Vivien Johnson in front of an amazingly early Long Jack Phillipus painting on canvas at the UNSW Galleries
Posted by Jeremy Eccles | 04.09.15
So much news to share with you, I'm having to collate it all into a single story:
1. The Istanbul Biennial is about to hit the headlines as Sydney's last Biennale did – with action by the artists involved in support of the Kurds challenging Turkey's troubled political scene. How they'll co-ordinate it in Istanbul is a mystery, since curator Carolyn Christov-Bakargiev has resisted telling anyone which artists she's invited. However, it is confirmed that at least two Australian Aboriginal artists will be there – Djambawa Marawili, ANKAAA Chair and cultural leader from Buku Larrnggay in Eastern Arnhemland and Vernon Ah Kee from Brisbane. Will they join the protest??
2. Also on the move internationally – to the UK – are this year's five British Council 'Accelerate' selections. They're hot young Indigenous artists who'll benefit from mentorship in Britain. And the lucky ones are Marcus Corowa – muso, Deadly winner and the talent behind the musical, 'The New Black' which will hopefully be coming your way some day soon; Emma Loban – Gab Titui Exhibitions Manager from Thursday Island in the Torres Strait, who is also an advocate for the return of Indigenous remains scattered around the world's museums; Angela Flynn – Adelaide art manager, currently I/c the Tarnanthi Art Fair at Tandanya, where she's Performing Arts Manager; Teegan Cowlishaw – WA visual artist and sustainable fashion designer; and Carly Sheppard – dancer, choreographer and emerging performance artist from Melbourne. Good luck to them.
3. Barangaroo finally opens this weekend in Sydney. Not only has it taken the name of Bennelong's smarter wife – claimed to be the first businesswoman in Sydney as she sold fish the women had caught to invaders who were running out of supplies as the Second Fleet failed to arrive – but the first month's opening celebrations are dedicated to the Harbourside area's Indigenous history. Food, music, smoking and dance, and art – notably Brook Andrew's inflatable Wiradjuri balloons floating in the vast spaces of the Cutaway – will all attempt to reflect this pre-urban past.
4. In Queen Street Woollahra on Sunday (at 2pm), Bonhams will auction the second tranche of the legendary Vroom Collection from Holland. Part one went at Sotheby's in London – finding well-heeled homes for old barks, but few canvases. It'll be interesting to see whether the local scene is equally turned on by another selection of Lance Bennett's 1960's bark collection – technically challenged but historically significant. I fear the many of the Emily Kngwarrey canvases will suffer the same fate as those in London. But there are Tiwi carvings and Yirrkala barks to die for. Could entrepreneur Tim Klingender – the man who 'invented' the market for early Papunya boards – be right in moving on to historic barks?
5. Also opening this weekend at what I still call COFA (the UNSW Art galleries in Paddington) is a labour of love – Vivien Johnson's 'Streets of Papunya' show. Springing from her magisterial book, 'Lives of the Papunya Tula Artists', she remained faithful to Papunya the community even after the Pintupi artists moved out west to their homelands. When the art died in their old home, she helped to establish the Papunya Tjupi art centre, allowing descendants of the Warangkulas, the Phillipuses, the Lungkatas and the Puntungkas -all of whom have streets named after them - to recover their painting mojo. Some exciting names are emerging - Candy Nelson Nakamarra and Dennis Nelson Tjakamarra, and Isobel Gorey spring to mind. All are on show in Paddo, grouped with their illustrious antecedents. A book from New South Publishing will follow, capturing the fruits of Johnson's heroic pursuit of the foundation history of Aboriginal art in Australia. It will tour nationally (apart from the NT!) after Sydney.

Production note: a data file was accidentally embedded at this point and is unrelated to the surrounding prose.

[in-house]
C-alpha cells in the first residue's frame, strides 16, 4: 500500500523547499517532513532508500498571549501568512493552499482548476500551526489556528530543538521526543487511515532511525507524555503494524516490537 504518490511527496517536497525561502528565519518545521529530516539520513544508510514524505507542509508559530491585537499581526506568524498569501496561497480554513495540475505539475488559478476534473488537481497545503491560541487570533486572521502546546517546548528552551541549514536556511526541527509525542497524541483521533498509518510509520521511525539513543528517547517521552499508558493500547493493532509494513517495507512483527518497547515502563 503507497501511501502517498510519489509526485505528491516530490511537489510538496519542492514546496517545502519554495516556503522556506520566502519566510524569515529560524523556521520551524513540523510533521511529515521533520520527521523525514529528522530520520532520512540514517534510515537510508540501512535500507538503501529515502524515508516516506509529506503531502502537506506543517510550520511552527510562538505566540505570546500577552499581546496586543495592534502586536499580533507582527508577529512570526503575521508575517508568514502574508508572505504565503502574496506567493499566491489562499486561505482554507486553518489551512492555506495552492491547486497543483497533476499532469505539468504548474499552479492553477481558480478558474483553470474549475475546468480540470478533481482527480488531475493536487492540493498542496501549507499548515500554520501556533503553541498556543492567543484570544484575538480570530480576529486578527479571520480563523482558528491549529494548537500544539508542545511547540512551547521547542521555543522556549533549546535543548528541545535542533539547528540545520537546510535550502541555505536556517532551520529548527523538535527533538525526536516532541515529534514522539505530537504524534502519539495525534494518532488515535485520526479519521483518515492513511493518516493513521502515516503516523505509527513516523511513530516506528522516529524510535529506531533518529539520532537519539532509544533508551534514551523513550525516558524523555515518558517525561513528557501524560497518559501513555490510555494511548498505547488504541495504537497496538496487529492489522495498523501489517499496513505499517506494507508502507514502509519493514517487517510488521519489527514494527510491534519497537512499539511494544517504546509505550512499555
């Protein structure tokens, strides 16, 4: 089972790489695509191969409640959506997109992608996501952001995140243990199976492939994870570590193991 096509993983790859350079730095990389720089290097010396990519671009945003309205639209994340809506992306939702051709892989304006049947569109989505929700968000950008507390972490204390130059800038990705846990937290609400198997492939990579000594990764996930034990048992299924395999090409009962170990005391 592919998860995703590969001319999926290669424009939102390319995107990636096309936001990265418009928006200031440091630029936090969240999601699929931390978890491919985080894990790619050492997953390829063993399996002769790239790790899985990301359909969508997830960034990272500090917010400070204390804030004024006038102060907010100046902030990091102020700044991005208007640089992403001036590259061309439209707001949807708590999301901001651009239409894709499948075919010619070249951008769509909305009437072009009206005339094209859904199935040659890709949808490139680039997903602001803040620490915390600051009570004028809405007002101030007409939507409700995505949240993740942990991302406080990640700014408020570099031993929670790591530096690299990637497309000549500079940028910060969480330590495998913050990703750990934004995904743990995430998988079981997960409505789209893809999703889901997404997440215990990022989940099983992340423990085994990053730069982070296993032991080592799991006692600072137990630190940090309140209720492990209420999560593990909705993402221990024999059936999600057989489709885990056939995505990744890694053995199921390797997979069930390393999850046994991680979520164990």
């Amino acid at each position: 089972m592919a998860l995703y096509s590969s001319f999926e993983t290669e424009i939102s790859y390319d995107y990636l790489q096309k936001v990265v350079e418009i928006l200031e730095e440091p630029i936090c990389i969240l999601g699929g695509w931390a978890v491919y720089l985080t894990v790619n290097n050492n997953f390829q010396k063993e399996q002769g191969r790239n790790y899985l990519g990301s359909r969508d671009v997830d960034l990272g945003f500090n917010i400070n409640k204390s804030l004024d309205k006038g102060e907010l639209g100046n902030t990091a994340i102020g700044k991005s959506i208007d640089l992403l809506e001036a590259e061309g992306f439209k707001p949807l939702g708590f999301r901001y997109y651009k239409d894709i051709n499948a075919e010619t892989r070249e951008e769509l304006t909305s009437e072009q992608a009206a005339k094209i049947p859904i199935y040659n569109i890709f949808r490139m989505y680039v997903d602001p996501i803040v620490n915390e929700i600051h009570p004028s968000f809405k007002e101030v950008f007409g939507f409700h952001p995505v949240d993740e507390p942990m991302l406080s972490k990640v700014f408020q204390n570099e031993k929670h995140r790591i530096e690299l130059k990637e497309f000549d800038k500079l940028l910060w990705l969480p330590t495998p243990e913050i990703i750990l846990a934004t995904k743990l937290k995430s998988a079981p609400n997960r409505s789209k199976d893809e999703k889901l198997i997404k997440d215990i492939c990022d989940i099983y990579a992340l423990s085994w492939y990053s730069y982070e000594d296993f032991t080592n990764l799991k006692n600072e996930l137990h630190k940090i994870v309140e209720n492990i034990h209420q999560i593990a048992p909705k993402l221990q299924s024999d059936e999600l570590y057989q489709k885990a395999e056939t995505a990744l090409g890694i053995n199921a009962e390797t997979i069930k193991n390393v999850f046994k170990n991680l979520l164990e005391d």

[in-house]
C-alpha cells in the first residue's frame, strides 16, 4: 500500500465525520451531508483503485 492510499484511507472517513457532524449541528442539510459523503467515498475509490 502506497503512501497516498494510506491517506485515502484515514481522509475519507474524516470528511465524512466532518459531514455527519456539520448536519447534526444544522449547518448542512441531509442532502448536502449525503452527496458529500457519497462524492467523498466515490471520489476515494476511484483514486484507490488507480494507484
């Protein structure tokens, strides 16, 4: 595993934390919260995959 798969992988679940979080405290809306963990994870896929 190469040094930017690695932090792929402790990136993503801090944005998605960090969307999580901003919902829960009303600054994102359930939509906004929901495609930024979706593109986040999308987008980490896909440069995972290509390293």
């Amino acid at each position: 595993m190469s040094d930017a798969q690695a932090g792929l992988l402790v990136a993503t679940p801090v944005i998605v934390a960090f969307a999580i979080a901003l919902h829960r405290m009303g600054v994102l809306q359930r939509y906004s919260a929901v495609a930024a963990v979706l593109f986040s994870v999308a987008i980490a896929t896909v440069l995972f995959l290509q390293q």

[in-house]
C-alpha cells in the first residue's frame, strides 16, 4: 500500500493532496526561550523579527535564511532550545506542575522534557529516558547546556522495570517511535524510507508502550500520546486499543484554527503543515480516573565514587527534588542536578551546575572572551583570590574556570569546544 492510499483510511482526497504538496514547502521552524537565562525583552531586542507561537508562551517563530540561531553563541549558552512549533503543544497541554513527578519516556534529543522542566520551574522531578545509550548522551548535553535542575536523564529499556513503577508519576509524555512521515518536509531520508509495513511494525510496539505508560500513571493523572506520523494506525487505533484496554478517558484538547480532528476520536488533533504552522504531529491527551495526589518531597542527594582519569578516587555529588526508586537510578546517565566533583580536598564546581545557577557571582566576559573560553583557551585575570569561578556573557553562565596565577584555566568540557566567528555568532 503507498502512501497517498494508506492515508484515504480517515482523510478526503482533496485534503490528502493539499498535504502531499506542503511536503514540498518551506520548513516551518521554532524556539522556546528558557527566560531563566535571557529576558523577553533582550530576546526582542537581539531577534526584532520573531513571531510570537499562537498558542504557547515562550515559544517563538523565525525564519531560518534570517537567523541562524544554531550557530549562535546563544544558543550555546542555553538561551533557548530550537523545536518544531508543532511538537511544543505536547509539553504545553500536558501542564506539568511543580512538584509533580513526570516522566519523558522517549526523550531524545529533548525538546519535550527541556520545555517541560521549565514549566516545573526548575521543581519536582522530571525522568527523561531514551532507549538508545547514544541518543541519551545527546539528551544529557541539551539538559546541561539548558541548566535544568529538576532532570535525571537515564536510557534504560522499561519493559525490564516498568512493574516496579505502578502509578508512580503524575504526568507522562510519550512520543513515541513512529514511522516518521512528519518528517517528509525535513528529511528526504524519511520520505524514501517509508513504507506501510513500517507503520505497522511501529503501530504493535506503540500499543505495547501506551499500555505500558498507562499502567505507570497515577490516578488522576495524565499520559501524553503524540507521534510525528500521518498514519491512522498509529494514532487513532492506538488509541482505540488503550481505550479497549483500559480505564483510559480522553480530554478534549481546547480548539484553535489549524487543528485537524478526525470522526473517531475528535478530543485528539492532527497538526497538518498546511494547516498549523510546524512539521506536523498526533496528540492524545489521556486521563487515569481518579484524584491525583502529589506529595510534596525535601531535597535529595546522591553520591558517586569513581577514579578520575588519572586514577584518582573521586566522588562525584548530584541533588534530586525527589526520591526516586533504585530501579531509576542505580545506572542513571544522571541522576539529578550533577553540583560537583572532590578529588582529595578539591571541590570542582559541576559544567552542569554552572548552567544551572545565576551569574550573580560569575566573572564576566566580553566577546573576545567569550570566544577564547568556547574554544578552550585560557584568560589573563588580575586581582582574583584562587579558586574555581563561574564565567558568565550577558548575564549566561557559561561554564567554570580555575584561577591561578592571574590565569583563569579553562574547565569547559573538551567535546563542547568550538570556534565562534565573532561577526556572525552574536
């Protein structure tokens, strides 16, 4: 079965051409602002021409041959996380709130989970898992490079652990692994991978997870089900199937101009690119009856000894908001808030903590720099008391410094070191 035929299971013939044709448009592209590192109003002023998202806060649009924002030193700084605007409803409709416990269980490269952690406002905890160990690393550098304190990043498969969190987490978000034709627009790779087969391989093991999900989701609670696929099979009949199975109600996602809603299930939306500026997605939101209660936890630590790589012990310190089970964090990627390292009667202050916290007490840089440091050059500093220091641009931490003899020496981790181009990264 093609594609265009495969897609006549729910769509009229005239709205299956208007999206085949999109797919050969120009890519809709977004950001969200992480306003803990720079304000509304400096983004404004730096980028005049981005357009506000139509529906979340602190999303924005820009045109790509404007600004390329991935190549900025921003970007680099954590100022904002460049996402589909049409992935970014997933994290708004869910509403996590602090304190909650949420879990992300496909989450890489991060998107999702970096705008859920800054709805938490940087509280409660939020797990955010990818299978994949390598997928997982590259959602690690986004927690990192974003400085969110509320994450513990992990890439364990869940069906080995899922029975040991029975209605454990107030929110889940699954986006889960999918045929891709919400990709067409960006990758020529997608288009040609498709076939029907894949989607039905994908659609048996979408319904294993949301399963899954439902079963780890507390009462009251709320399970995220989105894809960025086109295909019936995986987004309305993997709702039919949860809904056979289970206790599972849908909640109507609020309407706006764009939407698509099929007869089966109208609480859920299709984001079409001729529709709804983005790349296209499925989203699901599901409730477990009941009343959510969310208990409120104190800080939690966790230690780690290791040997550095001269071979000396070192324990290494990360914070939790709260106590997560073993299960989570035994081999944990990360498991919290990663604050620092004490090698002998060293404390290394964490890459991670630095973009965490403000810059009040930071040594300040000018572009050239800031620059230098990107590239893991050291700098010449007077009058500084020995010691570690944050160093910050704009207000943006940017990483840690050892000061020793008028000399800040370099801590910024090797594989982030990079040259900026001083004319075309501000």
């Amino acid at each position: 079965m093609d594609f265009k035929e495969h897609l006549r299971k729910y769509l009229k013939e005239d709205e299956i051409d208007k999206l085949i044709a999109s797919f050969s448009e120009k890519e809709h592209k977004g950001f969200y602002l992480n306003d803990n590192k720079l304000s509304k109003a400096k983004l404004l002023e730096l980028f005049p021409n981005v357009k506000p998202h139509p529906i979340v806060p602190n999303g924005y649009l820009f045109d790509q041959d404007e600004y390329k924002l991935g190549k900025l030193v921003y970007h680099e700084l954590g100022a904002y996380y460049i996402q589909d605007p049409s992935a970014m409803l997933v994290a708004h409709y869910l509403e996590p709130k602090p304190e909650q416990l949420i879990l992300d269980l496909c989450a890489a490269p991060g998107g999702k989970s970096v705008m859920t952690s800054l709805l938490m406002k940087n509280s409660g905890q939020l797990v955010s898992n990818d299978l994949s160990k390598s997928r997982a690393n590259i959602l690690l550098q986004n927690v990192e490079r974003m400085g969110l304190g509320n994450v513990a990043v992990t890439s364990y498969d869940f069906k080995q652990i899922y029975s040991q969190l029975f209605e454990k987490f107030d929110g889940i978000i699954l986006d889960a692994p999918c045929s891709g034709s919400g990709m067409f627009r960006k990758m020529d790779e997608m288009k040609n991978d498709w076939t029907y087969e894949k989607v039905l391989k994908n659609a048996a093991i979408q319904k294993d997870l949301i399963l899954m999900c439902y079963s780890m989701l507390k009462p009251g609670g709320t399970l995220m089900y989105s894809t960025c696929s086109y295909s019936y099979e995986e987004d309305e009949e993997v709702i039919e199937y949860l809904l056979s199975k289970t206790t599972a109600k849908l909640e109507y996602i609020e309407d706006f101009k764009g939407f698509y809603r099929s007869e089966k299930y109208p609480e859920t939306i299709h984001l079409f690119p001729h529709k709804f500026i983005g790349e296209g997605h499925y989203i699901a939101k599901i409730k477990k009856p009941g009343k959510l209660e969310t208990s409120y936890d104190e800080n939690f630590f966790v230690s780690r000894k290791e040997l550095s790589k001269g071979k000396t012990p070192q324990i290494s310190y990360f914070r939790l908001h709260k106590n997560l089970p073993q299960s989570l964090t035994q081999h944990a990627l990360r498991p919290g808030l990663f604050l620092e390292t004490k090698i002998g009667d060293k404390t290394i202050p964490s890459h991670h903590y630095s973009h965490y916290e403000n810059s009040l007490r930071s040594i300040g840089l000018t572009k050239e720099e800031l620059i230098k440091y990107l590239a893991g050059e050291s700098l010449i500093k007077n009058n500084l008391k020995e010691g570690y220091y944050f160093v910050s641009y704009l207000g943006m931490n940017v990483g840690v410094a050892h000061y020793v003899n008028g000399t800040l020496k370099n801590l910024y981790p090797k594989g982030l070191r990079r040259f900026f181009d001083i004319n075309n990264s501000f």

6. Meanwhile, in Melbourne it's that time of year when everything has to be linked to footy – the Victorian brand of it. Fortunately, it's the brand loved best in the desert too (where, under the name Marn Grook, they may actually have invented it!). So getting the Hermannsberg Potters to make a suite of footy pots – managing to incorporate the politics of booing Black players as well as the physical glories of Rules – was easy. The National Gallery of Victoria at Fed Square has a show aimed at the kid in all of us from 19 September.
7. Extraordinarily, the first ever portrait of an Indigenous West Australian to find its way into the National Portrait Gallery was unveiled this week. Not a Kimberley artist, not a Noongah writer, not a footy player, nor a Noonkanbah protester have made the grade before. But Richard Walley, dancer, muso and former Chair of the Aboriginal and Torres Strait Islander Arts Board of Ozco breaks the WA duck. Perhaps it helped that well-known Indigenous portraitist, Julie Dowling did the work?
Brook Andrew showing off two of his Wiradjuri-design ballons in Barangaroo's newly-opened Cutaway void
Djambawa Marawili being political at the World Indigenous Conference in 2013
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